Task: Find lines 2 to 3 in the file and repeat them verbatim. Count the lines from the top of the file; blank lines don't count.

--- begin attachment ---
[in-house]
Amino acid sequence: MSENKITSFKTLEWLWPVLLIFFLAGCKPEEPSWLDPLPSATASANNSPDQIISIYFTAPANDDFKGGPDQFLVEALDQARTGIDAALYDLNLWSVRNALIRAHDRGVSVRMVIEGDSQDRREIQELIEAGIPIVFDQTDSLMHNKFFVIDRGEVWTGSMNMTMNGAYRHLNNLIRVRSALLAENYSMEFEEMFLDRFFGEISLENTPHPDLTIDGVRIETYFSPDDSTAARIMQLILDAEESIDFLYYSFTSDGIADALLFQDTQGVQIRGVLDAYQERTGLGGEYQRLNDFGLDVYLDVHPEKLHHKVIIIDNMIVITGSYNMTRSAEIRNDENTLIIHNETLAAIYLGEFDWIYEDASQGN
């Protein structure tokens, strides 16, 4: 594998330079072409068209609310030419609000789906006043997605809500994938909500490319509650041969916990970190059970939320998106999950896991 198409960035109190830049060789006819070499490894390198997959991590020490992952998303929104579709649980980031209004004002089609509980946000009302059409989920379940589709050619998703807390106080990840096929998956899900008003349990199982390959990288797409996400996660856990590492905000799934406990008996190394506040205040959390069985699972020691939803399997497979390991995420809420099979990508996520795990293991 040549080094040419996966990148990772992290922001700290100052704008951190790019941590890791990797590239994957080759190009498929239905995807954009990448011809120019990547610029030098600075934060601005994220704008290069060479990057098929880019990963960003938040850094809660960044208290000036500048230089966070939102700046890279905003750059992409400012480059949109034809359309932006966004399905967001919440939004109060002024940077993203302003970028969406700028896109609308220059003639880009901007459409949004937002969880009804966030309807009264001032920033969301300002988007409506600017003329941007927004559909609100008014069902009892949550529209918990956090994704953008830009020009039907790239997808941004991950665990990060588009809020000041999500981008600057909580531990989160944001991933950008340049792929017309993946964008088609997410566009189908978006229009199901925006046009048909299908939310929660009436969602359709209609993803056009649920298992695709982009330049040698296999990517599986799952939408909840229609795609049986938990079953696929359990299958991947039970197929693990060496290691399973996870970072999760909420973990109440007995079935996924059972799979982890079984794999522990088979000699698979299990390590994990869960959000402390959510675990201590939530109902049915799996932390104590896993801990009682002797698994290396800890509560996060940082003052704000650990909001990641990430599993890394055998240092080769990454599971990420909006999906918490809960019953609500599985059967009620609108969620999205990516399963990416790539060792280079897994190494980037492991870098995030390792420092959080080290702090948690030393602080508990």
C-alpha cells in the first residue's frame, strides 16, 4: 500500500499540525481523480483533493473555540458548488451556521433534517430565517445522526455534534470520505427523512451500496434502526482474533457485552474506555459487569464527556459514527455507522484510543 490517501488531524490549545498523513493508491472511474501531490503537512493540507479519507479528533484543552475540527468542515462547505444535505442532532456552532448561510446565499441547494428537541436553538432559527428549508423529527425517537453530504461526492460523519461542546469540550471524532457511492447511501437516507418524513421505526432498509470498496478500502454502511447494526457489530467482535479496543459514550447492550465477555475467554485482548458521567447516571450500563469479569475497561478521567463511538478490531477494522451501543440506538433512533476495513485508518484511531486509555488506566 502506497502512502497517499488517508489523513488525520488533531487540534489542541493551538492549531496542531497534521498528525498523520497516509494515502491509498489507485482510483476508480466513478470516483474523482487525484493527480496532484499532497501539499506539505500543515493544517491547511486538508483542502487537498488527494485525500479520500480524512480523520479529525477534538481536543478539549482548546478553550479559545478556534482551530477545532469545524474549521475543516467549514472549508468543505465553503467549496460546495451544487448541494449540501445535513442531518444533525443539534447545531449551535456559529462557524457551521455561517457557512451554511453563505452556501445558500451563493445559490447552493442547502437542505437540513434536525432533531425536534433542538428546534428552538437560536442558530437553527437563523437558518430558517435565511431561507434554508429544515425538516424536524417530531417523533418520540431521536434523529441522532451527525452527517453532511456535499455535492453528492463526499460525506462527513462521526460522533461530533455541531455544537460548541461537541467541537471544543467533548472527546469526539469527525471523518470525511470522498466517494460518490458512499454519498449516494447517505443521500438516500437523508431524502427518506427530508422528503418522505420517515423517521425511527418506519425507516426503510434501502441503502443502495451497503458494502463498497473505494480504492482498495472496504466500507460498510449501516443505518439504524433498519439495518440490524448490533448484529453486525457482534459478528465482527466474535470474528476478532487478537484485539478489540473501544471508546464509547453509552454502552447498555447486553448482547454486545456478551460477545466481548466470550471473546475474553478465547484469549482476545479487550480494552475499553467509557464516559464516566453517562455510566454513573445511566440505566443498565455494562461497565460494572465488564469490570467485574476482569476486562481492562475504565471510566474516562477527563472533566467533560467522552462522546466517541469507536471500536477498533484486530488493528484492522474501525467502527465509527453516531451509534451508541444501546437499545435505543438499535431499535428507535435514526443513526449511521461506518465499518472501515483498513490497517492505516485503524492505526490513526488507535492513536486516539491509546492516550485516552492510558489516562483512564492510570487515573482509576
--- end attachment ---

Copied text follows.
Amino acid sequence: MSENKITSFKTLEWLWPVLLIFFLAGCKPEEPSWLDPLPSATASANNSPDQIISIYFTAPANDDFKGGPDQFLVEALDQARTGIDAALYDLNLWSVRNALIRAHDRGVSVRMVIEGDSQDRREIQELIEAGIPIVFDQTDSLMHNKFFVIDRGEVWTGSMNMTMNGAYRHLNNLIRVRSALLAENYSMEFEEMFLDRFFGEISLENTPHPDLTIDGVRIETYFSPDDSTAARIMQLILDAEESIDFLYYSFTSDGIADALLFQDTQGVQIRGVLDAYQERTGLGGEYQRLNDFGLDVYLDVHPEKLHHKVIIIDNMIVITGSYNMTRSAEIRNDENTLIIHNETLAAIYLGEFDWIYEDASQGN
């Protein structure tokens, strides 16, 4: 594998330079072409068209609310030419609000789906006043997605809500994938909500490319509650041969916990970190059970939320998106999950896991 198409960035109190830049060789006819070499490894390198997959991590020490992952998303929104579709649980980031209004004002089609509980946000009302059409989920379940589709050619998703807390106080990840096929998956899900008003349990199982390959990288797409996400996660856990590492905000799934406990008996190394506040205040959390069985699972020691939803399997497979390991995420809420099979990508996520795990293991 040549080094040419996966990148990772992290922001700290100052704008951190790019941590890791990797590239994957080759190009498929239905995807954009990448011809120019990547610029030098600075934060601005994220704008290069060479990057098929880019990963960003938040850094809660960044208290000036500048230089966070939102700046890279905003750059992409400012480059949109034809359309932006966004399905967001919440939004109060002024940077993203302003970028969406700028896109609308220059003639880009901007459409949004937002969880009804966030309807009264001032920033969301300002988007409506600017003329941007927004559909609100008014069902009892949550529209918990956090994704953008830009020009039907790239997808941004991950665990990060588009809020000041999500981008600057909580531990989160944001991933950008340049792929017309993946964008088609997410566009189908978006229009199901925006046009048909299908939310929660009436969602359709209609993803056009649920298992695709982009330049040698296999990517599986799952939408909840229609795609049986938990079953696929359990299958991947039970197929693990060496290691399973996870970072999760909420973990109440007995079935996924059972799979982890079984794999522990088979000699698979299990390590994990869960959000402390959510675990201590939530109902049915799996932390104590896993801990009682002797698994290396800890509560996060940082003052704000650990909001990641990430599993890394055998240092080769990454599971990420909006999906918490809960019953609500599985059967009620609108969620999205990516399963990416790539060792280079897994190494980037492991870098995030390792420092959080080290702090948690030393602080508990």